Consumers Seek PFAS-Free Products As Regulators Fight Water Contamination

It seems that the attention on one of the world’s most high-profile drinking water and wastewater contaminant classes is doing some good, as manufacturers of all stripes work to eliminate the chemicals from their products.

The contaminants in question are known as PFAS, short for “per- and polyfluoroalkyl substances,” also known as “forever chemicals” because of the long-lasting environmental impact that they have in source water and beyond. Consumption of PFAS through drinking water has been linked to severe health consequences for consumers and a wave of court battles is seeking to hold the responsible industrial polluters accountable.

Now, the urgency around PFAS contamination seems to have stretched well beyond the drinking water and wastewater treatment industries, as businesses of all types seek to offer products that are free of them. For instance, a list of products without intentionally added PFAS published by the Environmental Working Group showcases the efforts of dozens of companies, from Home Depot to H&M.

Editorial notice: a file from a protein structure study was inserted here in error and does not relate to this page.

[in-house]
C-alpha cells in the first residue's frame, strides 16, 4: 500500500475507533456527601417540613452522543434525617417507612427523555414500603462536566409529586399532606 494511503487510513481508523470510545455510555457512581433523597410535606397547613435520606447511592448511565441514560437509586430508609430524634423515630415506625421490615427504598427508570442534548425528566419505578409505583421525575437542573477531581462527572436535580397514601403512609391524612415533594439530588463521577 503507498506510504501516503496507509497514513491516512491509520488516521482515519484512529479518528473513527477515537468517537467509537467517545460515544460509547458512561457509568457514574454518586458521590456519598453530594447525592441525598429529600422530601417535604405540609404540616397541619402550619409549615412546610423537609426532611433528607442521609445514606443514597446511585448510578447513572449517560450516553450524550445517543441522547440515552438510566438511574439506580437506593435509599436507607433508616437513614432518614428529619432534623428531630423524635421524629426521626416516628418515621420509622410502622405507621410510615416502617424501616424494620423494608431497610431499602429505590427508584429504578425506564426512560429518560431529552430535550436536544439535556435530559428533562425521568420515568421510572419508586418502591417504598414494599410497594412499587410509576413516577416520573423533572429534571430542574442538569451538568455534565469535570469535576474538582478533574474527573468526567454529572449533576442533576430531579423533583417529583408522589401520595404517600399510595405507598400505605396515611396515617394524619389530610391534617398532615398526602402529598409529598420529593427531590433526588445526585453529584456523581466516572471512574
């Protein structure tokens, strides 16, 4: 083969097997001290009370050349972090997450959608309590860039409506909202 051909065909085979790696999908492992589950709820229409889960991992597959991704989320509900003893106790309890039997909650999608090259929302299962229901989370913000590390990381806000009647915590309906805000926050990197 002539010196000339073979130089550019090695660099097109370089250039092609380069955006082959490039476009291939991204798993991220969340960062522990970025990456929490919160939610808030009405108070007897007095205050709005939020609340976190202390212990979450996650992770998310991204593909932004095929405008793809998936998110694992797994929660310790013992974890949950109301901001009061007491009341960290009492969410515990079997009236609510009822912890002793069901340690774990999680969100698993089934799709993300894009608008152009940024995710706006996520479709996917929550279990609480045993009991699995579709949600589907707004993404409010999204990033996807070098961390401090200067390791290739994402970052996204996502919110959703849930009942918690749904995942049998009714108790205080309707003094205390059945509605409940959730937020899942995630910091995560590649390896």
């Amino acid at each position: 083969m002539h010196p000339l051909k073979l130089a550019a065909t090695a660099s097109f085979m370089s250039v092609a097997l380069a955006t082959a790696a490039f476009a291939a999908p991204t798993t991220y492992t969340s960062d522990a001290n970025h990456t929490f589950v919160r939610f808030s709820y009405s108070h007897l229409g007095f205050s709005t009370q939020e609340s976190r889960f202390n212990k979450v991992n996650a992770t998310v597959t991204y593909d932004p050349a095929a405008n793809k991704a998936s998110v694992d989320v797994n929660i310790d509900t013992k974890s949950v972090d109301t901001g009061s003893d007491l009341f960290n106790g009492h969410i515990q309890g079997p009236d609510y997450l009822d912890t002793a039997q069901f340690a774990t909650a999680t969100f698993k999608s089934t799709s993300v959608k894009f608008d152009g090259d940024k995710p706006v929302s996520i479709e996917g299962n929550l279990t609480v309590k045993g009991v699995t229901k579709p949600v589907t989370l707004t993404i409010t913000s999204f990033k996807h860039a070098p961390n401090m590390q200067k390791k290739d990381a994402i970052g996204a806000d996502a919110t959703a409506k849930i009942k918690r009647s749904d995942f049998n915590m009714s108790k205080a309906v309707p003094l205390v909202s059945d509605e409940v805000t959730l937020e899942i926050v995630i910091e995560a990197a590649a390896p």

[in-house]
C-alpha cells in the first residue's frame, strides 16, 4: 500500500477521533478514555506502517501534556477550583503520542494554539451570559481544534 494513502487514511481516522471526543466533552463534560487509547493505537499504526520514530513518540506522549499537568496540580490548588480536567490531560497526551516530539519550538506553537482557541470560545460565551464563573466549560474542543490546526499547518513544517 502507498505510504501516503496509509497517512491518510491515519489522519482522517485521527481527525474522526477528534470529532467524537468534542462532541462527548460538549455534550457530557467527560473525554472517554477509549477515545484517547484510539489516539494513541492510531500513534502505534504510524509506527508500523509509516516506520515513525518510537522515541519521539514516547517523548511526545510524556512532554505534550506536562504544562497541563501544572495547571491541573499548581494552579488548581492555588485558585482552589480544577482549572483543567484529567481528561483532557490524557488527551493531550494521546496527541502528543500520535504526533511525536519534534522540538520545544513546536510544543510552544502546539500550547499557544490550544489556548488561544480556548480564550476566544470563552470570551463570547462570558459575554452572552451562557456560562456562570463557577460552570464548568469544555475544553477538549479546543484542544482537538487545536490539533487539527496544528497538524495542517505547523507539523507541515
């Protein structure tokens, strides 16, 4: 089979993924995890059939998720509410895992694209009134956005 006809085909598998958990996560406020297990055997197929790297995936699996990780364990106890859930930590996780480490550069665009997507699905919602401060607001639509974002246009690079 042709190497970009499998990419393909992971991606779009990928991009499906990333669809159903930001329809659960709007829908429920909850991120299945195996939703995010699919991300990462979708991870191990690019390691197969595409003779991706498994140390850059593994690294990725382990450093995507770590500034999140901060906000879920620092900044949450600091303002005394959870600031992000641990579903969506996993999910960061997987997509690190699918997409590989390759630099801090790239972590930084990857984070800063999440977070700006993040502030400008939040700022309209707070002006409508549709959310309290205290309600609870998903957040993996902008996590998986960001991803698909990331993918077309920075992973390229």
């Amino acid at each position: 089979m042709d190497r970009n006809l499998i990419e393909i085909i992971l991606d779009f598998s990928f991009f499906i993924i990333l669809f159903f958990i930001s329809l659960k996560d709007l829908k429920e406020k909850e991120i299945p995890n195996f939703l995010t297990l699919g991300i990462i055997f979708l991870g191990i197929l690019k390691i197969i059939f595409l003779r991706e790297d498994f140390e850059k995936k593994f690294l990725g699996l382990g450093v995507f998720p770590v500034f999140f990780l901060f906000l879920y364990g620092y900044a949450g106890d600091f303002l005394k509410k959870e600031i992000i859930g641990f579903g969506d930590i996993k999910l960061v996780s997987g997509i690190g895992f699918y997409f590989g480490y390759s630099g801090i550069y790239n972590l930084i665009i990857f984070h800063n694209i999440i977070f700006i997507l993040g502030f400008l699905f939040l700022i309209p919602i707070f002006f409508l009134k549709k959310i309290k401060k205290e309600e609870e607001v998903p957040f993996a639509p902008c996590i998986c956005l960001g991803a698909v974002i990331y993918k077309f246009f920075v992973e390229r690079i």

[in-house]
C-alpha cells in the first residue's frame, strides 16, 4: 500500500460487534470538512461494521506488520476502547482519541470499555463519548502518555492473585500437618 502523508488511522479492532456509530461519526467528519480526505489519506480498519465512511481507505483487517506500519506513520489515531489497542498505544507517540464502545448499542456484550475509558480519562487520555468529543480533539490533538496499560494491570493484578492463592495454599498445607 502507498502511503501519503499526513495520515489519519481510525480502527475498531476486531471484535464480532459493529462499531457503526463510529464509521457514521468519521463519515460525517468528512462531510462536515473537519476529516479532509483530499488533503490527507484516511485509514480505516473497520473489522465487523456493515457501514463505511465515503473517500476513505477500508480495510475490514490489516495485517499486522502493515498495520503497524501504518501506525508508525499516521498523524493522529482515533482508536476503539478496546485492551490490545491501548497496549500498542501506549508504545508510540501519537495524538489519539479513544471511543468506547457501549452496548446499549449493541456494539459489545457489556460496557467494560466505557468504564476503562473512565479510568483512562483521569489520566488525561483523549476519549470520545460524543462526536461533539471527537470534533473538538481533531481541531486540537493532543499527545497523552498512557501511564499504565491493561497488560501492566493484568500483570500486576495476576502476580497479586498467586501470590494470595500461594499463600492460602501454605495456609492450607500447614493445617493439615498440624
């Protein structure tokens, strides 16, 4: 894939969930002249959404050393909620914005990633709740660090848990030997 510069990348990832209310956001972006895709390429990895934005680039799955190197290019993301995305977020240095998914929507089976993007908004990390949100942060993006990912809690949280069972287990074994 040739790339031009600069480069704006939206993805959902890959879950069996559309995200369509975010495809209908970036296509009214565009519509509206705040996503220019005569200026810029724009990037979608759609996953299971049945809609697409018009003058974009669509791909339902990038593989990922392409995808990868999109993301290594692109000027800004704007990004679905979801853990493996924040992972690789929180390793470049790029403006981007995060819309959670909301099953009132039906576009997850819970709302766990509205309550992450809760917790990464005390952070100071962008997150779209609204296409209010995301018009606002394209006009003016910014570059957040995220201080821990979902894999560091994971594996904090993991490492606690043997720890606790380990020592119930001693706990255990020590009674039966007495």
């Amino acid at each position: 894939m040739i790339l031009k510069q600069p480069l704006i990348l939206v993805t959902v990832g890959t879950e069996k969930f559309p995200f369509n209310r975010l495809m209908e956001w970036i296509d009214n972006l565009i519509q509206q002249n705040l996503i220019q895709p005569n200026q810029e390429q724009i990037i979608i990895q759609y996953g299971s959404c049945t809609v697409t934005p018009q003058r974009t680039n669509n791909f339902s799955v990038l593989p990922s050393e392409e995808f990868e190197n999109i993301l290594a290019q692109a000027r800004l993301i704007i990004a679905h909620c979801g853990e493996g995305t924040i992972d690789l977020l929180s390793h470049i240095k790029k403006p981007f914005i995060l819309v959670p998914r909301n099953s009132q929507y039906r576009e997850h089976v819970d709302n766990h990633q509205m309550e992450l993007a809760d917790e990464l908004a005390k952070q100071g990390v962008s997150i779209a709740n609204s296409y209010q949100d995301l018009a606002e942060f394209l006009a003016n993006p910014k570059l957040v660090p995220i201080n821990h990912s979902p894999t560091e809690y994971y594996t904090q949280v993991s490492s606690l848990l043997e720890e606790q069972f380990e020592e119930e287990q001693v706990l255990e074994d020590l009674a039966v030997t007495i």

In particular, the apparel industry seems to be making a concerted effort to eliminate the use of PFAS.

“Environmental and consumer protection groups are increasingly mounting pressure on all types of companies to stop using PFAS, or to at least clarify their use of PFAS,” reported. “A new report by consumer protection non-profit U.S. PIRG looked at the use of PFAS by the top 30 U.S.-based clothing companies, and detailed who is using them and who isn’t … The report begins by praising Levi Strauss & Co., Victoria’s Secret, Keen Footwear, and Deckers Brand, which makes UGG, Teva, and others, for eliminating the use of PFAS in their clothing altogether.”

For consumers who are seeking out PFAS-free products — likely to be a lucrative, emerging market — there are some key indicators to look out for.

“If a brand says its products are PFAS-free, PFC-free, or free of fluorinated chemicals, then they are clean,” according to Ecocult. “If a brand says it is PFOA-, PFOS-, long-chain- or C8-free, or says it uses short-chain finishes, then the brand still uses a certain type of PFAS that has similar health concerns, albeit somewhat less studied. The EPA says there are around 12,000 known types of PFAS and growing.”

As water systems, industrial wastewater operations, and regulators work to reign in the far-reaching contamination problems posed by PFAS, it seems like consumers will have a growing number of “forever-chemical-free” products to choose from.

Leave a Reply


Recent Blogs